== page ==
As part of the update, the Xbox is also getting Cortana for voice commands. The console version of Microsoft’s virtual assistant will work with gaming-related functions, such as forming parties or sharing video clips by voice, but it’ll also carry over any reminders you’ve set on a Windows 10 phone or PC.

The result should be a familiar experience as you move from the console to the PC, along with a single system for achievements, game clips, and messages. It’s worth noting, however, that the two interfaces aren’t identical. The Xbox One focuses on launching games as quickly as possible, while the Windows 10 app emphasizes your friends’ activity on Xbox Live.

Same old controls

If you prefer to play games with a controller, switching between console and PC play gets a bit easier with Windows 10, as the Xbox One’s controller drivers are pre-installed on the PC side. That means you can plug in the controller with any standard micro-USB cable, and it’ll work with many PC games out of the box. (The Xbox One controller itself is a huge improvement over the Xbox 360 for PC connectivity, as it requires no extra hardware.)

Xbox One controller connected to PC Jared Newman

What about Xbox gaming for mouse-and-keyboard diehards? Xbox head Phil Spencer has hinted this might happen, at least for PC-to-Xbox streaming. It’s unclear whether the Xbox might allow native console play with a mouse and keyboard, as doing so might create an imbalance in competitive multiplayer.

Cross-platform, in theory

Microsoft has flirted with a “buy once, play everywhere” model for years, but with Windows 10, this remains a hazy dream at best.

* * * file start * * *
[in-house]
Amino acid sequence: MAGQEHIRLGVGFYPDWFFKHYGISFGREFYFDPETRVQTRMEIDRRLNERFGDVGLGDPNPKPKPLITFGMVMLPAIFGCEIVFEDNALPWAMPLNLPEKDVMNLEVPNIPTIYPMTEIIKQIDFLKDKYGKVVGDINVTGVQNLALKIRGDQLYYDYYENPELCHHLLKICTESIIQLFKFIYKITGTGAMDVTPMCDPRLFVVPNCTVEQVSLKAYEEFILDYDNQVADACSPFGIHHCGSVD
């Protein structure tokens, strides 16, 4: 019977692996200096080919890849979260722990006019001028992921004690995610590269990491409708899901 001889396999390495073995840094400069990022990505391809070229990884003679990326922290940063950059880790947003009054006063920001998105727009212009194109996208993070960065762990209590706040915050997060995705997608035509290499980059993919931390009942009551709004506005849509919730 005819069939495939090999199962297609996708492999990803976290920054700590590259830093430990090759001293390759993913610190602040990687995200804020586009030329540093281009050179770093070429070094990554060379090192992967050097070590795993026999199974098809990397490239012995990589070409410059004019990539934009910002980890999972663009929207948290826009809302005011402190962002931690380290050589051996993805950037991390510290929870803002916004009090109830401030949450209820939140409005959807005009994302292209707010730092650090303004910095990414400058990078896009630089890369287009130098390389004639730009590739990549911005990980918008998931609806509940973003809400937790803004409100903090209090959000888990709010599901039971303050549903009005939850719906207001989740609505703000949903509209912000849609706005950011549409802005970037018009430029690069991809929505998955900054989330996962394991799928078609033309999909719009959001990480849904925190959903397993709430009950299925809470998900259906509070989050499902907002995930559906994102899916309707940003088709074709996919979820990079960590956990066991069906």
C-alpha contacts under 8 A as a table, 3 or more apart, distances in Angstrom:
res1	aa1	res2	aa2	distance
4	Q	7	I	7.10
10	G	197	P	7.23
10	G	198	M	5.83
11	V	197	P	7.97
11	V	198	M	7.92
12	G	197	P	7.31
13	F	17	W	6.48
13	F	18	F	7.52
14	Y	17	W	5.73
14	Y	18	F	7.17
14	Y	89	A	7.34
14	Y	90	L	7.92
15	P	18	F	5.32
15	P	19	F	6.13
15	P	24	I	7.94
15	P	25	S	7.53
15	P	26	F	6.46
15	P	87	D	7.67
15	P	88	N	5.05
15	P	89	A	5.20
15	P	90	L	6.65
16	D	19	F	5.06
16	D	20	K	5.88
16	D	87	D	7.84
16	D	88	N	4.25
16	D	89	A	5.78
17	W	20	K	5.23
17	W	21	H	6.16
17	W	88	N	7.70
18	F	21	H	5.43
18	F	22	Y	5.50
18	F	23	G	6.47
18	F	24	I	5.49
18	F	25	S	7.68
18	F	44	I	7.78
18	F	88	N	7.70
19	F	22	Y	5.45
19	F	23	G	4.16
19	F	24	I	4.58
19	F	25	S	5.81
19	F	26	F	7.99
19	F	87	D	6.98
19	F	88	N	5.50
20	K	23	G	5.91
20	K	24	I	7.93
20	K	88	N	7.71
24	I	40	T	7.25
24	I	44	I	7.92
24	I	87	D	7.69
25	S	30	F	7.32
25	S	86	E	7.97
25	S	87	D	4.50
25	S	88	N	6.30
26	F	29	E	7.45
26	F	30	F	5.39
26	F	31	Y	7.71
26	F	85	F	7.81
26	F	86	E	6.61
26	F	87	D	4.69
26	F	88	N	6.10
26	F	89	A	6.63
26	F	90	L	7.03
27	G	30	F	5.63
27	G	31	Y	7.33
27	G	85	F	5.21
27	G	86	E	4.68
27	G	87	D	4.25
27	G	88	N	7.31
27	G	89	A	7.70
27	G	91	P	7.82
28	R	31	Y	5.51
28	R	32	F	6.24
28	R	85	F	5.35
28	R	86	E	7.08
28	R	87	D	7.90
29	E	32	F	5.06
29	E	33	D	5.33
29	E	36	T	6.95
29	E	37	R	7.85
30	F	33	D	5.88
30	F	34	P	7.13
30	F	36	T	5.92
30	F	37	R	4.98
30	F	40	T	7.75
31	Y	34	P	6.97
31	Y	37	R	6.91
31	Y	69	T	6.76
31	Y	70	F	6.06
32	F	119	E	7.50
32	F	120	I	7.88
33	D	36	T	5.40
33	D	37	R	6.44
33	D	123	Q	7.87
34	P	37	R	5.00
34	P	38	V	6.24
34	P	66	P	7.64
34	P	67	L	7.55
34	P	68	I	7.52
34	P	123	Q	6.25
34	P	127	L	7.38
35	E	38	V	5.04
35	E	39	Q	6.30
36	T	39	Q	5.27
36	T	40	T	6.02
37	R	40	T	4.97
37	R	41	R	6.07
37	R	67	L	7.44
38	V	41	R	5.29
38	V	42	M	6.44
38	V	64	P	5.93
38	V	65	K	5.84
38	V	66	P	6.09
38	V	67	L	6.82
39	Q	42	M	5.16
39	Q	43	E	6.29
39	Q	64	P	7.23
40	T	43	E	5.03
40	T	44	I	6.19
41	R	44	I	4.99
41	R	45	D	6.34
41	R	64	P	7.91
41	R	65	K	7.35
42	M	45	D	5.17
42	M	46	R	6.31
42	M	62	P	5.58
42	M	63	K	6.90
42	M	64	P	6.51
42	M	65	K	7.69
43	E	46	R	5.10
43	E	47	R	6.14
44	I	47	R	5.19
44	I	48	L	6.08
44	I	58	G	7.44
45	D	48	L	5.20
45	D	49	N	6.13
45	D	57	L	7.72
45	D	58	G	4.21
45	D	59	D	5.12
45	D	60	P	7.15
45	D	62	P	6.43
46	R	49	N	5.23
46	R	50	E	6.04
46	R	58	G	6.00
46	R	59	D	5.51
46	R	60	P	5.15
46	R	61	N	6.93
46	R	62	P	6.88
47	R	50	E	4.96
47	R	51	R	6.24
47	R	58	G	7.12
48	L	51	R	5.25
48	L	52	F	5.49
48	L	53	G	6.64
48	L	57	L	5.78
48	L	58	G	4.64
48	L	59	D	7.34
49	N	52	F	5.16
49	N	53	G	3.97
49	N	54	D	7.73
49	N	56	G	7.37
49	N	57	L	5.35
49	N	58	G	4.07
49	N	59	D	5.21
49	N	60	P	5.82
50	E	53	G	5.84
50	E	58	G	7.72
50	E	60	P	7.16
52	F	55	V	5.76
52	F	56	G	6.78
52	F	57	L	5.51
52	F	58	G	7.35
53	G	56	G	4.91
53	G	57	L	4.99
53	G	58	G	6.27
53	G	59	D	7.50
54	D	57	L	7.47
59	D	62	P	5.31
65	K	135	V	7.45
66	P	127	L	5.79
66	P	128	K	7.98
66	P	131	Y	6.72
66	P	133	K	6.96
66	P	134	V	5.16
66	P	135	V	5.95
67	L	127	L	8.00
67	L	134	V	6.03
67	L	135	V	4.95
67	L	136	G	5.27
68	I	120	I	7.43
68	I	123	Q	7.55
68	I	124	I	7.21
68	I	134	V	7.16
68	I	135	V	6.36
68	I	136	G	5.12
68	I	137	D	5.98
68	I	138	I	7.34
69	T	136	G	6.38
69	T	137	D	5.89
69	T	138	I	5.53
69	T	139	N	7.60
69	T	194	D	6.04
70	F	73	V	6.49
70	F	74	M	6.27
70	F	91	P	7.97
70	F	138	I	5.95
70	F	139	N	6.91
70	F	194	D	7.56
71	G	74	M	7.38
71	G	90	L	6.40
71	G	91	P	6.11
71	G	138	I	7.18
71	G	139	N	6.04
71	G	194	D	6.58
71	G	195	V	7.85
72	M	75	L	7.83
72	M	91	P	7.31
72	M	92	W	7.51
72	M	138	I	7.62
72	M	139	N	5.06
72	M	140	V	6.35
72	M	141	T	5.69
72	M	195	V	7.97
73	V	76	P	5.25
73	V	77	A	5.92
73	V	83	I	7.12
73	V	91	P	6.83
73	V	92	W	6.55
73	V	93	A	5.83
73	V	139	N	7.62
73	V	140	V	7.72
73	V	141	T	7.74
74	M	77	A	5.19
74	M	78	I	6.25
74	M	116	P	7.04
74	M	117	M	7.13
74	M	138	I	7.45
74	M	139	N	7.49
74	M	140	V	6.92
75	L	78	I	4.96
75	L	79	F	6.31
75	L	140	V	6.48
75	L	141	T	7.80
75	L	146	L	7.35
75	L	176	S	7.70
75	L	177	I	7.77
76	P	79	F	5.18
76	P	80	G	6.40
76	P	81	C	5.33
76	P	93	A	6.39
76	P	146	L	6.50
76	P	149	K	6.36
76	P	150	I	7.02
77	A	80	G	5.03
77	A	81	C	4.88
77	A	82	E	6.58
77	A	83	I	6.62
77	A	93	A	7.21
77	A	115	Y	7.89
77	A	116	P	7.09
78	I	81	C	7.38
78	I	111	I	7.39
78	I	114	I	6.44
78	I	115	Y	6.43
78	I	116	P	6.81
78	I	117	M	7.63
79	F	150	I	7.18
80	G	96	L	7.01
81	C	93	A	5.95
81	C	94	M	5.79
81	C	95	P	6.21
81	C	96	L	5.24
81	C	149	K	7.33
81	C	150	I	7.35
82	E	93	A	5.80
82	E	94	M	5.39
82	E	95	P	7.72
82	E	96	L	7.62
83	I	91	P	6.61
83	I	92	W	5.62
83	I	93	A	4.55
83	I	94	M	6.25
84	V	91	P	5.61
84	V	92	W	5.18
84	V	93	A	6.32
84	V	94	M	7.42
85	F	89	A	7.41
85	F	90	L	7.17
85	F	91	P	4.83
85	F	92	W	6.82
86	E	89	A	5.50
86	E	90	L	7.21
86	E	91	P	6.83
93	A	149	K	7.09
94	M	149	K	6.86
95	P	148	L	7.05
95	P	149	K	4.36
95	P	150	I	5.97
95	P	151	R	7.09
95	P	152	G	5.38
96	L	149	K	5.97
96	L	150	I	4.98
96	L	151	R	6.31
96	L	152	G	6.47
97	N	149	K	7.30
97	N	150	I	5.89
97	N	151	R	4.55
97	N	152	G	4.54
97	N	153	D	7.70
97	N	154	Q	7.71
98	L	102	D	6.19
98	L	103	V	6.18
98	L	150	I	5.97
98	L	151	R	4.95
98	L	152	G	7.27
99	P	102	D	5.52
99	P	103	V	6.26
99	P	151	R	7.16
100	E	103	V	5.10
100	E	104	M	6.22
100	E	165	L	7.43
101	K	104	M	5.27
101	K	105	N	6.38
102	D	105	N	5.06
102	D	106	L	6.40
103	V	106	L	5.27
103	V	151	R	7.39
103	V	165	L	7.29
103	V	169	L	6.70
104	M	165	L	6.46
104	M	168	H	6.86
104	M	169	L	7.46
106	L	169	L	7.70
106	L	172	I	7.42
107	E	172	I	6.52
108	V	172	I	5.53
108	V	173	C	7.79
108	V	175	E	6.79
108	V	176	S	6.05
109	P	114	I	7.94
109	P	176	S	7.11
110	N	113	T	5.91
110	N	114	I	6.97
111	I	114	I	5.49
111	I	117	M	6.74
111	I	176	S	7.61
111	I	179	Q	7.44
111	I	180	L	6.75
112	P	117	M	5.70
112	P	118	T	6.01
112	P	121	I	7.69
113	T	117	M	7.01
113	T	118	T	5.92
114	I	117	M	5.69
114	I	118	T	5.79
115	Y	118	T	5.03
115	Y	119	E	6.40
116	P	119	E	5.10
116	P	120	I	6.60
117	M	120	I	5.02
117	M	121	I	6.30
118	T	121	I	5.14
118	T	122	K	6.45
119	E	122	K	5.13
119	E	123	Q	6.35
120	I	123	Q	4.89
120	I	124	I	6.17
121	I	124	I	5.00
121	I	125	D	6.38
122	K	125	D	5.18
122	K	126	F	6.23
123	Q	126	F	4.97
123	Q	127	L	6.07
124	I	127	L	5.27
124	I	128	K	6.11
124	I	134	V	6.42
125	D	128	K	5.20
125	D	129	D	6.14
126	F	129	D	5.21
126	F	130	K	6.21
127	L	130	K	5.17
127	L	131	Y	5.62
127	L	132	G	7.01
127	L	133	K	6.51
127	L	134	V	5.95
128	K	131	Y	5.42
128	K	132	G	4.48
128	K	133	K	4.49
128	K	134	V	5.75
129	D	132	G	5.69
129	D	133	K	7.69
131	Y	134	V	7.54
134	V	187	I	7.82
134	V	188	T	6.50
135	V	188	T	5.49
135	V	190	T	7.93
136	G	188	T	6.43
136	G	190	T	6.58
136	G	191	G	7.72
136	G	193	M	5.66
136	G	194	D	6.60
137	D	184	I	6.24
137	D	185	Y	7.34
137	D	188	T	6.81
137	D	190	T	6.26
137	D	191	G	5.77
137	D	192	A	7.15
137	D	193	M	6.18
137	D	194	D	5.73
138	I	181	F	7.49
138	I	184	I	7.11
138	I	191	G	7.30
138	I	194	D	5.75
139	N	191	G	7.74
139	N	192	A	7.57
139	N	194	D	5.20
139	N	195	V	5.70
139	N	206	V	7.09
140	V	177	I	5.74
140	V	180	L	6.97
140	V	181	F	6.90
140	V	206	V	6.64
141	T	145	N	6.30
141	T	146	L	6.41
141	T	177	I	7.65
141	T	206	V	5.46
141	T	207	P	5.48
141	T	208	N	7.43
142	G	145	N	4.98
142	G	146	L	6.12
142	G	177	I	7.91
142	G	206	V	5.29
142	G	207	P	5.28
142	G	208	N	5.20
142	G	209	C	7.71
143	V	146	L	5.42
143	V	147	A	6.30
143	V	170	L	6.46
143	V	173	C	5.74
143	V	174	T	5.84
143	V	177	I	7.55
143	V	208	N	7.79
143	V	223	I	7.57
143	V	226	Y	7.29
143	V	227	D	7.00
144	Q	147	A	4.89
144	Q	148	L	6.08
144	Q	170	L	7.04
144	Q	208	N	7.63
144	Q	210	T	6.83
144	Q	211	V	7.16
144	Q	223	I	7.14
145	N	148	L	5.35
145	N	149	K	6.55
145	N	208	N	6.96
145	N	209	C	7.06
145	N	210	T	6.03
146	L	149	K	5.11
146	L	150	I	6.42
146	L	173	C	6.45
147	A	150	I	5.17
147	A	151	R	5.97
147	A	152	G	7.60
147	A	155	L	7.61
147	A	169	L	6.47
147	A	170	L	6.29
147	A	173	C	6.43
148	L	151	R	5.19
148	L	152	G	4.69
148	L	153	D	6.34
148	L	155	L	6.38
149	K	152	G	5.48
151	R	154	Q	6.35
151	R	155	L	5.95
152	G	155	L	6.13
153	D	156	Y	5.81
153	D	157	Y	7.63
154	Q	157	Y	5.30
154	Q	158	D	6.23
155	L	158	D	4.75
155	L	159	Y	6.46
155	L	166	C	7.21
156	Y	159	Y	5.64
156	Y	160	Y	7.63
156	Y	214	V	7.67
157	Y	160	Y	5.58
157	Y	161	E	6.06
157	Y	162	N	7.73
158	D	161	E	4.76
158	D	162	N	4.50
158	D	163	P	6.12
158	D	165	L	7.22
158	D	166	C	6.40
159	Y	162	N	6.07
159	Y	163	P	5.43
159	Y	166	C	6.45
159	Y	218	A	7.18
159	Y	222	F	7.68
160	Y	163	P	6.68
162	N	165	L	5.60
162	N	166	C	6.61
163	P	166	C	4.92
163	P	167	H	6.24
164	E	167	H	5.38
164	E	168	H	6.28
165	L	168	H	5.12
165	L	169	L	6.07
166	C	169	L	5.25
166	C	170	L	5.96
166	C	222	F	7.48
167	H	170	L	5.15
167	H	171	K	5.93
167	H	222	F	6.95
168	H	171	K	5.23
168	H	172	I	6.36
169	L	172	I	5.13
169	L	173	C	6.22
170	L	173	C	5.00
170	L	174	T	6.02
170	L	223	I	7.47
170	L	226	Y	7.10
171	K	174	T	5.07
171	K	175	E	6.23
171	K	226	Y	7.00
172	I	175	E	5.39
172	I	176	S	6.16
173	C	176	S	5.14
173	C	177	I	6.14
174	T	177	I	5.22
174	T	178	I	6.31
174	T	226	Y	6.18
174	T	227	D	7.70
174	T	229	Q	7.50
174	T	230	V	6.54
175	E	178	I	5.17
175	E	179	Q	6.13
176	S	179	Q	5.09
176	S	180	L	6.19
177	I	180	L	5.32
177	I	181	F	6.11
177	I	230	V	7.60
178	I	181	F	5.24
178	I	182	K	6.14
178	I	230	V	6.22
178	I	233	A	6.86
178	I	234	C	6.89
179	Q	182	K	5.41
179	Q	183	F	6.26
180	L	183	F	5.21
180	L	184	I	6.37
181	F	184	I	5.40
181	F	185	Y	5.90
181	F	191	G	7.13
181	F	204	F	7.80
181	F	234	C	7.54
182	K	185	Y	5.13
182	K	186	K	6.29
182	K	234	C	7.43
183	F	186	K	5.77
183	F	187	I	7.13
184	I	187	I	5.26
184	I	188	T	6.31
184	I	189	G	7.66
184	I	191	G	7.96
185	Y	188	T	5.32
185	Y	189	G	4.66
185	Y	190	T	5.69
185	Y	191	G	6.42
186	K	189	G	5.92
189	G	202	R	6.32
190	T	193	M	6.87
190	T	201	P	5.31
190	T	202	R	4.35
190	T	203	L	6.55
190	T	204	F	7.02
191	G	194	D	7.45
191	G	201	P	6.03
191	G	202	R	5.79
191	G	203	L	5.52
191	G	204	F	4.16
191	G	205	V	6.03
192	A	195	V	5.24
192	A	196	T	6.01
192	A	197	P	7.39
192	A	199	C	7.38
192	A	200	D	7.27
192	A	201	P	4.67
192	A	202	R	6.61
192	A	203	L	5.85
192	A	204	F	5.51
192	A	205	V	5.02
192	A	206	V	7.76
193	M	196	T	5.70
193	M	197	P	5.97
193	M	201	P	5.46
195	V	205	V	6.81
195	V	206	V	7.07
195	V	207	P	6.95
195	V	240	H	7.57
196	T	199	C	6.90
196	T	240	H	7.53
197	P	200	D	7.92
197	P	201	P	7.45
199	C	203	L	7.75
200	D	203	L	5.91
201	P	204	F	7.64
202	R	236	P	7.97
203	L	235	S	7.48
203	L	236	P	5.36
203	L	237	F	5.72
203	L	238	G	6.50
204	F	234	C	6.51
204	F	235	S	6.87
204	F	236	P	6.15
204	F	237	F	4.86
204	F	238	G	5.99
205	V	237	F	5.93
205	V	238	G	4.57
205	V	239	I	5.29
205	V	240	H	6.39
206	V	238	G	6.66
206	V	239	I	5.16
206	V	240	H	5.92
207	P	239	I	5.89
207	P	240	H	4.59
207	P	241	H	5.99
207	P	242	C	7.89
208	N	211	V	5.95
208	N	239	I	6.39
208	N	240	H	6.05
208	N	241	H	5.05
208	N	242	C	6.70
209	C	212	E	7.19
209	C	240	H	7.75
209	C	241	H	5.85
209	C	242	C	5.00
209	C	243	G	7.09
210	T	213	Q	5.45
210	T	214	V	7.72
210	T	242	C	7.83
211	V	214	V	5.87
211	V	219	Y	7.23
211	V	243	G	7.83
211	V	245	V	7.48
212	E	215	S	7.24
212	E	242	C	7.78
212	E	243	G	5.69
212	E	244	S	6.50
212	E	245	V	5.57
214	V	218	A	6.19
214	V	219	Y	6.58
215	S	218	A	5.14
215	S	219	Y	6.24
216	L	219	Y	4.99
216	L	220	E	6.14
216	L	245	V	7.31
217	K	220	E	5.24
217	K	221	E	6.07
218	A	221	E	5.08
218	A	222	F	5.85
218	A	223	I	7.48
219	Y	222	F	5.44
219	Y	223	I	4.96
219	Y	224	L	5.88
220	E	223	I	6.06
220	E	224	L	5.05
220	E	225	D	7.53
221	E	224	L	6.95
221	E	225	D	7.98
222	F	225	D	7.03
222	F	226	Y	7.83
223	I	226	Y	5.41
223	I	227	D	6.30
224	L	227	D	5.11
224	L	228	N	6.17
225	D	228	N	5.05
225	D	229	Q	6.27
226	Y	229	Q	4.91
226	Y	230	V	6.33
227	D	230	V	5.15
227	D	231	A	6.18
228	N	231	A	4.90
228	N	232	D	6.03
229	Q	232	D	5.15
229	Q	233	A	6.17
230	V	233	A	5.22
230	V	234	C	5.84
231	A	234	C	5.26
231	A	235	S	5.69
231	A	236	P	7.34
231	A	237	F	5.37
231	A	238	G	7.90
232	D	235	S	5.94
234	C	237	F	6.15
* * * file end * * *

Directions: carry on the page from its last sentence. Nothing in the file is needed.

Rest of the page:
So far, Microsoft hasn’t announced a single paid game that you can buy on Xbox One and play natively on PC at no extra charge, or vice versa. The company is instead starting its cross-buy initiative with a few free-to-play games—Pinball FX2, Fable Legends and Gigantic—whose in-app purchases will work on both platforms.

There are signs that Microsoft has bigger ambitions. The company has put out an Xbox Live SDK for Windows 10, so PC game makers can take advantage of the same tools that Microsoft offers to console developers. Microsoft is also extending its ID@Xbox indie games program to Windows 10, and the upcoming Halo Wars 2 will launch on both Xbox One and PC. But while the pieces are starting to fall in place, Microsoft has yet to put them all together.

Meanwhile, some of Microsoft has labeled some of its biggest upcoming console releases, such as Crackdown 3, Quantum Break, and Scalebound, as “XBOX ONE EXCLUSIVE.” And with no major third-party publishers talking about cross-buy, you’ll be buying most PC games through Steam for the foreseeable future.

Baby steps

Speaking of Steam, we shouldn’t judge Microsoft too harshly for what it has and hasn’t done yet. By wading back into PC gaming, the company is on some level competing with a juggernaut that claims to have more users than Xbox Live . Steam users are notoriously loyal—most of the time—and Microsoft would likely get nowhere by opening up another full-blown PC game store attacking Valve’s platform head-on.

Instead, Microsoft is flicking at the PC with a few modest initiatives, such as streaming, better peripheral support, easy access to your Xbox Live network, and a handful of true cross-platform games. If Microsoft can win over gamers on those fronts, it’ll have a more meaningful presence on its own operating system than it has in years.